HC Deb 21 March 1862 vol 165 cc1931-6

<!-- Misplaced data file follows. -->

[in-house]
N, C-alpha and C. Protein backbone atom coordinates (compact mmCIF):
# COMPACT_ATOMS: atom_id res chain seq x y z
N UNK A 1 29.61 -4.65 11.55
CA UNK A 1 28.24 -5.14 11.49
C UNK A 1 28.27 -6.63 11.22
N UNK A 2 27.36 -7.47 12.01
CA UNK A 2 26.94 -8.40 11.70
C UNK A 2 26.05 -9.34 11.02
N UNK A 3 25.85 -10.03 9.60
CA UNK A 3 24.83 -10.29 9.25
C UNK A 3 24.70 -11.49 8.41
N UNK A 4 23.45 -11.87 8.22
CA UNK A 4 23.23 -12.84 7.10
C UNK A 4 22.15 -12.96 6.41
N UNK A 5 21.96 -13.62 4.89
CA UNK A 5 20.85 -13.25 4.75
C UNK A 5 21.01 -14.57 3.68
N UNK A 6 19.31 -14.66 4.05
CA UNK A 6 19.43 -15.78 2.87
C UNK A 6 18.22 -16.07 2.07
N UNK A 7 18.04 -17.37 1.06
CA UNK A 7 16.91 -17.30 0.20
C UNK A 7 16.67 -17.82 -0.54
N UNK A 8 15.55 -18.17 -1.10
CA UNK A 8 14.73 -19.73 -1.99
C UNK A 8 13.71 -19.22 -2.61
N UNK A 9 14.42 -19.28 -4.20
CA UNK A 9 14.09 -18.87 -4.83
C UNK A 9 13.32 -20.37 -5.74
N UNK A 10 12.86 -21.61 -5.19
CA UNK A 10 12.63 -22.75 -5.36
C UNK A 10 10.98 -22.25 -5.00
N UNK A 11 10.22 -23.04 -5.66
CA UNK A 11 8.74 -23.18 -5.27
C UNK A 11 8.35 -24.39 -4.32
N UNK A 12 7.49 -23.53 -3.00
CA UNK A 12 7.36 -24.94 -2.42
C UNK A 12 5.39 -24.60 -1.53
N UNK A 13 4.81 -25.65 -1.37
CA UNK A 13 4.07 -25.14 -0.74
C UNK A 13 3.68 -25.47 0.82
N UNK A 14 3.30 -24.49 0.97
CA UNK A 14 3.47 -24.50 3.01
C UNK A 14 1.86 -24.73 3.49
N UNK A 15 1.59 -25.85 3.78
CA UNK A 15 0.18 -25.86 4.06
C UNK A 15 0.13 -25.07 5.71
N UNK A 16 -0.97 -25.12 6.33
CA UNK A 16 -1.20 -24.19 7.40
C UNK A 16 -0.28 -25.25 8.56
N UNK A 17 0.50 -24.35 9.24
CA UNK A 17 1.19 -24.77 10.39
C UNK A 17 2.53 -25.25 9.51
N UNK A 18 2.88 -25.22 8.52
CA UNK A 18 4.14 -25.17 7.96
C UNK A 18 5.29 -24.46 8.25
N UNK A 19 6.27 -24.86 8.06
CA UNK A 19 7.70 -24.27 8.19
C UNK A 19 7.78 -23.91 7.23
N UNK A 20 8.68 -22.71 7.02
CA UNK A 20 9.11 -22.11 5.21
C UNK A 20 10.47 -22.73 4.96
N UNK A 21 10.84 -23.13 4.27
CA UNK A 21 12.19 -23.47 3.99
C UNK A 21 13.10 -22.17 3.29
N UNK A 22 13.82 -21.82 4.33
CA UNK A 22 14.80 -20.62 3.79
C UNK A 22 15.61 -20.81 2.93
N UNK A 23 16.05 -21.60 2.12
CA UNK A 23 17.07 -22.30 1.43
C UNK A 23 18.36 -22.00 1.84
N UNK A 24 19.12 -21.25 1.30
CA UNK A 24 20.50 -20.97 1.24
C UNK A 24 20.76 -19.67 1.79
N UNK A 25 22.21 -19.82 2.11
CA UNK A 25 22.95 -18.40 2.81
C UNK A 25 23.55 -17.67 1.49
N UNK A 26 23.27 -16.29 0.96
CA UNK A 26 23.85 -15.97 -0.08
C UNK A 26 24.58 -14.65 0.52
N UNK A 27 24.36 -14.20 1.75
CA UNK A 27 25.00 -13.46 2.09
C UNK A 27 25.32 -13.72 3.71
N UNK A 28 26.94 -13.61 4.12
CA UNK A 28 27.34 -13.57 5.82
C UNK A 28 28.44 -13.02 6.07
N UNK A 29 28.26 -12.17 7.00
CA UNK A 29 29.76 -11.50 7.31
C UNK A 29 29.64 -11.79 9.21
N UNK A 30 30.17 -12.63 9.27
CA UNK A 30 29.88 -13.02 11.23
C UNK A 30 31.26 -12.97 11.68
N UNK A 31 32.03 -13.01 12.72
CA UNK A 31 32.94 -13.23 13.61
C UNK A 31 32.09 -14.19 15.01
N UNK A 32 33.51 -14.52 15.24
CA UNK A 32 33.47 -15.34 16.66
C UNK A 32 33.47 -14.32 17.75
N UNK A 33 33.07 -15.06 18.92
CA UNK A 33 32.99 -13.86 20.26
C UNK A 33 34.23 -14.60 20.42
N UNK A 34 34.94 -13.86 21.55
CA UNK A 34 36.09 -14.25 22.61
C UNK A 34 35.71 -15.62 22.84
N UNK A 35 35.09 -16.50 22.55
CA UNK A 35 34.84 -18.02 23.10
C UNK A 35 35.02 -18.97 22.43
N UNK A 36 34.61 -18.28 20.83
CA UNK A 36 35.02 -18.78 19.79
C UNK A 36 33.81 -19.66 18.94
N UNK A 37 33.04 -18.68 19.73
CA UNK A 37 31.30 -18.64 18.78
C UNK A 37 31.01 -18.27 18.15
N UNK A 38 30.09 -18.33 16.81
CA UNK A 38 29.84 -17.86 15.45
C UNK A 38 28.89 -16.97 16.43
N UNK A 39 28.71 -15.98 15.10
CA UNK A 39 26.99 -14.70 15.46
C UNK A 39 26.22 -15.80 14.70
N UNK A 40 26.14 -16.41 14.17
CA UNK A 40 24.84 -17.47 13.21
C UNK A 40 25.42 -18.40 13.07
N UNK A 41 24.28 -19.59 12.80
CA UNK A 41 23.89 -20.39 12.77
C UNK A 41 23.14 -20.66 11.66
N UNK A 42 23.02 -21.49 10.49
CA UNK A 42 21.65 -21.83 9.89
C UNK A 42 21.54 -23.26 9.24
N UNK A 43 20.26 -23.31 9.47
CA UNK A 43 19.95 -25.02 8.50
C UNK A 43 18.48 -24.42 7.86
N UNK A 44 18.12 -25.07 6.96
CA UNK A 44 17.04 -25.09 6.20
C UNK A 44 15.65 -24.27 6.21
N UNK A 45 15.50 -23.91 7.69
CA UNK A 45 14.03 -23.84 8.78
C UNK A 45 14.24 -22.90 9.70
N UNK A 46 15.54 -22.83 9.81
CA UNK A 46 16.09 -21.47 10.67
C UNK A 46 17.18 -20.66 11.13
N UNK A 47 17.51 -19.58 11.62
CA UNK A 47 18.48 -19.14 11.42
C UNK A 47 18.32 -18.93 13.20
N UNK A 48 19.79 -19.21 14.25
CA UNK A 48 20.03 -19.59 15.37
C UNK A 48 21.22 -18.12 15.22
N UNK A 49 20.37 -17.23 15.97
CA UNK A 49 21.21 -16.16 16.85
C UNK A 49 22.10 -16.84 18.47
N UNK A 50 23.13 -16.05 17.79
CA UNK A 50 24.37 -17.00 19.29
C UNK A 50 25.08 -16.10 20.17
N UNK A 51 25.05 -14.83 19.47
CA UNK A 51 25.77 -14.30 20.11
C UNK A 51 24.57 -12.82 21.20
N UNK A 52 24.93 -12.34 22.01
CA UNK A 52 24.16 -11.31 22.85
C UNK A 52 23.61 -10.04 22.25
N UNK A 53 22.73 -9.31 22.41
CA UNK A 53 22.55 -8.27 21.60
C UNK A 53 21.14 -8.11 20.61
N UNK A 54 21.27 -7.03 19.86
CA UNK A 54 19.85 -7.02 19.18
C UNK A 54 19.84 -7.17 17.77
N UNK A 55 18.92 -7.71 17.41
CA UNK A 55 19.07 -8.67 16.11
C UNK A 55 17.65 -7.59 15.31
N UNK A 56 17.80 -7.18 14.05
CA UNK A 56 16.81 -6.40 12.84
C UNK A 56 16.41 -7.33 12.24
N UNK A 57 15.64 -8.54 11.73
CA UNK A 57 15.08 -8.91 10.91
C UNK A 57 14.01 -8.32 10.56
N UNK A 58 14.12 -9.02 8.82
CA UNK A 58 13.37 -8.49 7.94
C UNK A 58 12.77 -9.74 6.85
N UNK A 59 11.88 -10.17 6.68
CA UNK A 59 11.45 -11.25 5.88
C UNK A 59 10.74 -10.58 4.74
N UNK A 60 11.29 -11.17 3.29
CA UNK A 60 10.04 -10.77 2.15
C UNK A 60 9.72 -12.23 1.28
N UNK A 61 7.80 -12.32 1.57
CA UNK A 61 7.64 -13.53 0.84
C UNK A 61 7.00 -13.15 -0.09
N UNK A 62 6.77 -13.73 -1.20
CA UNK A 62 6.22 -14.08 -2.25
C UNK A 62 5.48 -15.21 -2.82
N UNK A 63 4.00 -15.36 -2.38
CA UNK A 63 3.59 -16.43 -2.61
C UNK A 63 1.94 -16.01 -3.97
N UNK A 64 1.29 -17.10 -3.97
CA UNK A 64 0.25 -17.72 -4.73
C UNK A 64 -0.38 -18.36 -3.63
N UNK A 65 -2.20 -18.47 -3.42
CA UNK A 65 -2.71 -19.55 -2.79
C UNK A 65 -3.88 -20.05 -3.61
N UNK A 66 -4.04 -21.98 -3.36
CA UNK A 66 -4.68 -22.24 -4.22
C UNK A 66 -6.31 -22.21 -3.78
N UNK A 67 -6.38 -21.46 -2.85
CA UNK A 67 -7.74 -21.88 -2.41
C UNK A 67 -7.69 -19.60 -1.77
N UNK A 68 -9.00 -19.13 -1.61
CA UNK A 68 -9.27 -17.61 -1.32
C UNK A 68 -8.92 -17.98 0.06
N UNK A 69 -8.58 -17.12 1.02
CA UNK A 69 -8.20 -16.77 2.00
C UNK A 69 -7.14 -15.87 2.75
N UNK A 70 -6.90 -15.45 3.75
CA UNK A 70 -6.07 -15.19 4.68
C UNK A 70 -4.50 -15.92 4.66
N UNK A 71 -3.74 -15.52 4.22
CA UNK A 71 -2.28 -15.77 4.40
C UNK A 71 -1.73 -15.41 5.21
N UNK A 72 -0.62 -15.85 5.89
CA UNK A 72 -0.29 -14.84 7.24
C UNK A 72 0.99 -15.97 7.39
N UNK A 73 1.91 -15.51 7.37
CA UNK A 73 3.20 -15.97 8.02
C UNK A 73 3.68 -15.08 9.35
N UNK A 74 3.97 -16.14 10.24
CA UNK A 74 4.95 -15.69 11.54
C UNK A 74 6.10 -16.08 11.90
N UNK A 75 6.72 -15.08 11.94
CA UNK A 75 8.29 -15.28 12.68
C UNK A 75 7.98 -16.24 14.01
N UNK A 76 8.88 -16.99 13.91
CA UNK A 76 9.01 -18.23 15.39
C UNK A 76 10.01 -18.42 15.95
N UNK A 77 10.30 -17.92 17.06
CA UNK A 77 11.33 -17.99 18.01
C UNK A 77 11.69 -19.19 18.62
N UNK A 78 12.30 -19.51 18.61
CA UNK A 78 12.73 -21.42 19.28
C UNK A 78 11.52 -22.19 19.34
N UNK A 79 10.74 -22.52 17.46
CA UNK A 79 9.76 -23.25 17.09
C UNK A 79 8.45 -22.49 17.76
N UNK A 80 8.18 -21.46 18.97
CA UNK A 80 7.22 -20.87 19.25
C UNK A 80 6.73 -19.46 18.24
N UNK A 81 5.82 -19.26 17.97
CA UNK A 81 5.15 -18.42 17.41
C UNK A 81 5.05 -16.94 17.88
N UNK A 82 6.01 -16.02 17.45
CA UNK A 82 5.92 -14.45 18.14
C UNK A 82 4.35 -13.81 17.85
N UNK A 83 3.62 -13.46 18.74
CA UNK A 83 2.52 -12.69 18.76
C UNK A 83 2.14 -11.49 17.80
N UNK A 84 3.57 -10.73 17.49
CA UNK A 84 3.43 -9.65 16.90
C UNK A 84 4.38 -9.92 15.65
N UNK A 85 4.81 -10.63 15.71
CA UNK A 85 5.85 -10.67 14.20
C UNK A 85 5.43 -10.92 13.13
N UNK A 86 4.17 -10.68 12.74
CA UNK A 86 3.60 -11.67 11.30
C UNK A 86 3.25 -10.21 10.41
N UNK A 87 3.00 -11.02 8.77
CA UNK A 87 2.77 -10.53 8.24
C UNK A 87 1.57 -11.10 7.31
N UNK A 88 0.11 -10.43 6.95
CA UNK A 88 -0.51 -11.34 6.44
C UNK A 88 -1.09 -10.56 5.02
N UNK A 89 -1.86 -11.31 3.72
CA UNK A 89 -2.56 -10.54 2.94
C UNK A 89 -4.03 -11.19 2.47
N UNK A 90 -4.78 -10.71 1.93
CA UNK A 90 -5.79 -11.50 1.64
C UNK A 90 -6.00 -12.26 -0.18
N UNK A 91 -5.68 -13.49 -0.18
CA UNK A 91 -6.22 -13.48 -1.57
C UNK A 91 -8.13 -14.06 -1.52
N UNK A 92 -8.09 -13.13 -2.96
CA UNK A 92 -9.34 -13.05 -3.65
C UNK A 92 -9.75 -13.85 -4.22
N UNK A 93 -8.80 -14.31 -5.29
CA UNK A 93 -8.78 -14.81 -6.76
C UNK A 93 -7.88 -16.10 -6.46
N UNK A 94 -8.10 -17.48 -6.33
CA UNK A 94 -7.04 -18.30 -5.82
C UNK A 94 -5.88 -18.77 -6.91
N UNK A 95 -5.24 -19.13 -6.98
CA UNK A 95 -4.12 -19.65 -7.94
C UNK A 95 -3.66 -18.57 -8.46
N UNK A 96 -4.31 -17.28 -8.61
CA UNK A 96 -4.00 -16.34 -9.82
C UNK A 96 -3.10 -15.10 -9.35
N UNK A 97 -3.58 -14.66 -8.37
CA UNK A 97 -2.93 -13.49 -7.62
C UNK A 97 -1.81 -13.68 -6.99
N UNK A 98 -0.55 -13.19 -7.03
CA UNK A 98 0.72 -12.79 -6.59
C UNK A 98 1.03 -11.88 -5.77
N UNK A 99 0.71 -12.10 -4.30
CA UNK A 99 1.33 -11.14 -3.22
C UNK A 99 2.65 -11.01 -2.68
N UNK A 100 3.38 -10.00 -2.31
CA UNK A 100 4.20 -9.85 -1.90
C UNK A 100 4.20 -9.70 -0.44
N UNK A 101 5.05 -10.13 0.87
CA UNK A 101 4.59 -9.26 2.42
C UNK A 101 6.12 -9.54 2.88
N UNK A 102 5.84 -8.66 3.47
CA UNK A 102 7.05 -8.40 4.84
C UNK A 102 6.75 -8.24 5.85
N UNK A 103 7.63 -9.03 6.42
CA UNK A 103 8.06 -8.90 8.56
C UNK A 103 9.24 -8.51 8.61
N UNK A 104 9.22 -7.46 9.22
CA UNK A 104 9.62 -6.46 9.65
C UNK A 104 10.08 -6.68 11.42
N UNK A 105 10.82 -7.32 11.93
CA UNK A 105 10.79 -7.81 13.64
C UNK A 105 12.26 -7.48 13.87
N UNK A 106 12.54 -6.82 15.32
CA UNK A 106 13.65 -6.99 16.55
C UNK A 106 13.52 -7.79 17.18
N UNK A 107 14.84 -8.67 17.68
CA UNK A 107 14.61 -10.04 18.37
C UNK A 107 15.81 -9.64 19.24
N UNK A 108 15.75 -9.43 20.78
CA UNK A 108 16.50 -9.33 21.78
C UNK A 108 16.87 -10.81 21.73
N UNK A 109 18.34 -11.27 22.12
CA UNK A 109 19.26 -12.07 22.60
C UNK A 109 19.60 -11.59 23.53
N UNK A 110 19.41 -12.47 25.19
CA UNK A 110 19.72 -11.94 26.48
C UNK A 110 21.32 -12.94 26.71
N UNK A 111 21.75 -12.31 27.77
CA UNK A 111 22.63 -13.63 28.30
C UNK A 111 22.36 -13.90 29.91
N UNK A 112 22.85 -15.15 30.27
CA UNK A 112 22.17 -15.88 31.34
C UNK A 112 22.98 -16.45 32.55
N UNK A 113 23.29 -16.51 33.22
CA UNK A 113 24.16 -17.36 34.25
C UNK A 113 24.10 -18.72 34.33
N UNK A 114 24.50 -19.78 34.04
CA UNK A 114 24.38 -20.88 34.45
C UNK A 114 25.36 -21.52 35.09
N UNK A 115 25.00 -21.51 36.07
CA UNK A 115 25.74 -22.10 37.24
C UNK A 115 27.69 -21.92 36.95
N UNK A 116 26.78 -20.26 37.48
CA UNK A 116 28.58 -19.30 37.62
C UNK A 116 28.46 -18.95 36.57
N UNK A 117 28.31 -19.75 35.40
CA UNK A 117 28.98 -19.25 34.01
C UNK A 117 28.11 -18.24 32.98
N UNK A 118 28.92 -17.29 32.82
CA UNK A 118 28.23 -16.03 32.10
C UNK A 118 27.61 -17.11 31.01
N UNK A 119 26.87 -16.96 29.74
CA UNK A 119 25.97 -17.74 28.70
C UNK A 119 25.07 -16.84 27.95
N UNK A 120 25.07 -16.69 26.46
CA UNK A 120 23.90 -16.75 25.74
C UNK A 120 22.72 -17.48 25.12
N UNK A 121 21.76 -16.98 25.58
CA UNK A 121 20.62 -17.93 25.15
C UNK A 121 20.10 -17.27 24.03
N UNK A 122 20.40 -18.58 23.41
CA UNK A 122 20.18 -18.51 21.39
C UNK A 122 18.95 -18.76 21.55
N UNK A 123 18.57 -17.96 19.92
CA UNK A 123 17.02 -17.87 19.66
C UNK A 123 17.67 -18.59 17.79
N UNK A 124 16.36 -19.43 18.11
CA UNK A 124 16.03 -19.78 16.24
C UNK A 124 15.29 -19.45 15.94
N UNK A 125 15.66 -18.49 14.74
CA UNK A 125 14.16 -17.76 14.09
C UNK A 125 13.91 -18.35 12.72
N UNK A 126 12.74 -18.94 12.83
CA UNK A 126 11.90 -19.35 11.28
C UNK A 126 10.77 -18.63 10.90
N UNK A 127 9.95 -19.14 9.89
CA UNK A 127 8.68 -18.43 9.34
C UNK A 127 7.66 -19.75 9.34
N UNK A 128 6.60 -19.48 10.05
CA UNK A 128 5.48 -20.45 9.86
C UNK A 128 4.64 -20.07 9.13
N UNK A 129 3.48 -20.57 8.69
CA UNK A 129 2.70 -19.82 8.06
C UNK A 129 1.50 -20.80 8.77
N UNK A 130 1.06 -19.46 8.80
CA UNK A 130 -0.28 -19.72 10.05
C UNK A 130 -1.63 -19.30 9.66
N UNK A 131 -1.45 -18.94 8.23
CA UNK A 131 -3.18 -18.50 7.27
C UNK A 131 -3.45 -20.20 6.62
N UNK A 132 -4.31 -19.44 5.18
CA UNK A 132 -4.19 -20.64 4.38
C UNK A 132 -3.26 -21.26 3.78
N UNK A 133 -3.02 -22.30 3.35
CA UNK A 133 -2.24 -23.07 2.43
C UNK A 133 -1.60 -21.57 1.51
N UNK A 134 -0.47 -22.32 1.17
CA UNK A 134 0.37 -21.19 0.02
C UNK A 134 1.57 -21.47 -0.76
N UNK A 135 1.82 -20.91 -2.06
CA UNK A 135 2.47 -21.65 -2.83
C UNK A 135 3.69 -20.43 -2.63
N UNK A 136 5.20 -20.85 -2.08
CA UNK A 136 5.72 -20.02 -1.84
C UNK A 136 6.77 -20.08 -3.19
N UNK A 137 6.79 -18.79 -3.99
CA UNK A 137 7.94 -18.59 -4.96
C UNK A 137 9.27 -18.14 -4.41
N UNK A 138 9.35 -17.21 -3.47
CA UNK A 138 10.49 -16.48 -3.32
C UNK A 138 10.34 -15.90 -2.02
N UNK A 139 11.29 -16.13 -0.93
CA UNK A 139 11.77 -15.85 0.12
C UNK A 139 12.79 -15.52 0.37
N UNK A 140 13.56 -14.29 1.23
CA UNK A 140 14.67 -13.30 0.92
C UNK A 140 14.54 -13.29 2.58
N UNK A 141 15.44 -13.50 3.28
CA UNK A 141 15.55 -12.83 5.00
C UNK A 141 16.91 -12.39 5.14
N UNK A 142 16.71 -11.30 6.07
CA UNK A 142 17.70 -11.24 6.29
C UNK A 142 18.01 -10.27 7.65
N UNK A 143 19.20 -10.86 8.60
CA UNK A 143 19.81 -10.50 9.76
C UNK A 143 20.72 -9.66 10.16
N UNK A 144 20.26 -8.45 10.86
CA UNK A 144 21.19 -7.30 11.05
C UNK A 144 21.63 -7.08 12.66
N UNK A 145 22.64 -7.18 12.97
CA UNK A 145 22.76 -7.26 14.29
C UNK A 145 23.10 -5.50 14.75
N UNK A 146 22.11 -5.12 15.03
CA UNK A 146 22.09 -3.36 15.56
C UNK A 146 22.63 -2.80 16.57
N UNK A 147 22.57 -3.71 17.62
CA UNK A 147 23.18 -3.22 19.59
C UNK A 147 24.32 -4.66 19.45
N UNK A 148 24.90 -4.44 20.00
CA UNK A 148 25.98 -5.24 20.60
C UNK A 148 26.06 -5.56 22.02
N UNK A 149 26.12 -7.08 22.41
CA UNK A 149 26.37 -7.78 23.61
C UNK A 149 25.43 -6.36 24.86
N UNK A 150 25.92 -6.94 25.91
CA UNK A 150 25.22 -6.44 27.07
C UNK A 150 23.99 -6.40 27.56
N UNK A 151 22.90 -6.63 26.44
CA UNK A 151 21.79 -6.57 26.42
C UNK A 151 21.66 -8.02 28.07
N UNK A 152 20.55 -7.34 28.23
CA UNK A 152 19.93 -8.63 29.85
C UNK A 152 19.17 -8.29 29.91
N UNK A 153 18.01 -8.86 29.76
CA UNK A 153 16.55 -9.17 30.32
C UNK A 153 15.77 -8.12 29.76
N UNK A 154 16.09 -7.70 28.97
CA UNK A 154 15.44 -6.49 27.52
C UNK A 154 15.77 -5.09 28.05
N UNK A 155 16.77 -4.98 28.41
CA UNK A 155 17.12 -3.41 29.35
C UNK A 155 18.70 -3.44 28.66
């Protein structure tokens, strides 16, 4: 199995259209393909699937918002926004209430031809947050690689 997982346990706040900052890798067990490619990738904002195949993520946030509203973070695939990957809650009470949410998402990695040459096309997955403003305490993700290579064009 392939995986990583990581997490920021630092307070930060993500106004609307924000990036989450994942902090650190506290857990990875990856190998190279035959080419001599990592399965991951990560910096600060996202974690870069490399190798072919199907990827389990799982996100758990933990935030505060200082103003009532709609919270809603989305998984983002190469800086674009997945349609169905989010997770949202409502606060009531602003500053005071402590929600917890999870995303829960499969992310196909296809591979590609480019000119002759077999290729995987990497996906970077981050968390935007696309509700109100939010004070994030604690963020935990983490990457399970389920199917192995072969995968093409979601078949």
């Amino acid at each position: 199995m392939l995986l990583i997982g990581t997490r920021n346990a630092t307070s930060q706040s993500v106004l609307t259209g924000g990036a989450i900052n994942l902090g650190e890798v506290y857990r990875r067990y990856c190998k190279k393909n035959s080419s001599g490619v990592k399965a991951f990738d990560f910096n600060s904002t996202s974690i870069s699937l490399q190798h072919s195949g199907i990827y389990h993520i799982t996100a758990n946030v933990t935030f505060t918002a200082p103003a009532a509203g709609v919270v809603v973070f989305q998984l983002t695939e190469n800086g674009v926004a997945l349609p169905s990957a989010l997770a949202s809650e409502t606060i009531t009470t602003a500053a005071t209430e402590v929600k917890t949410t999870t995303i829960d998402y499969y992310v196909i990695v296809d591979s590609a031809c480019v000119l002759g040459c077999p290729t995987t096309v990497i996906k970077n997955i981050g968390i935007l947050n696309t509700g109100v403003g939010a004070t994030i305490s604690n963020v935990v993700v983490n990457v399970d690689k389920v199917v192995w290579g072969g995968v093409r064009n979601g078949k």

Order for Committee read.

House in Committee.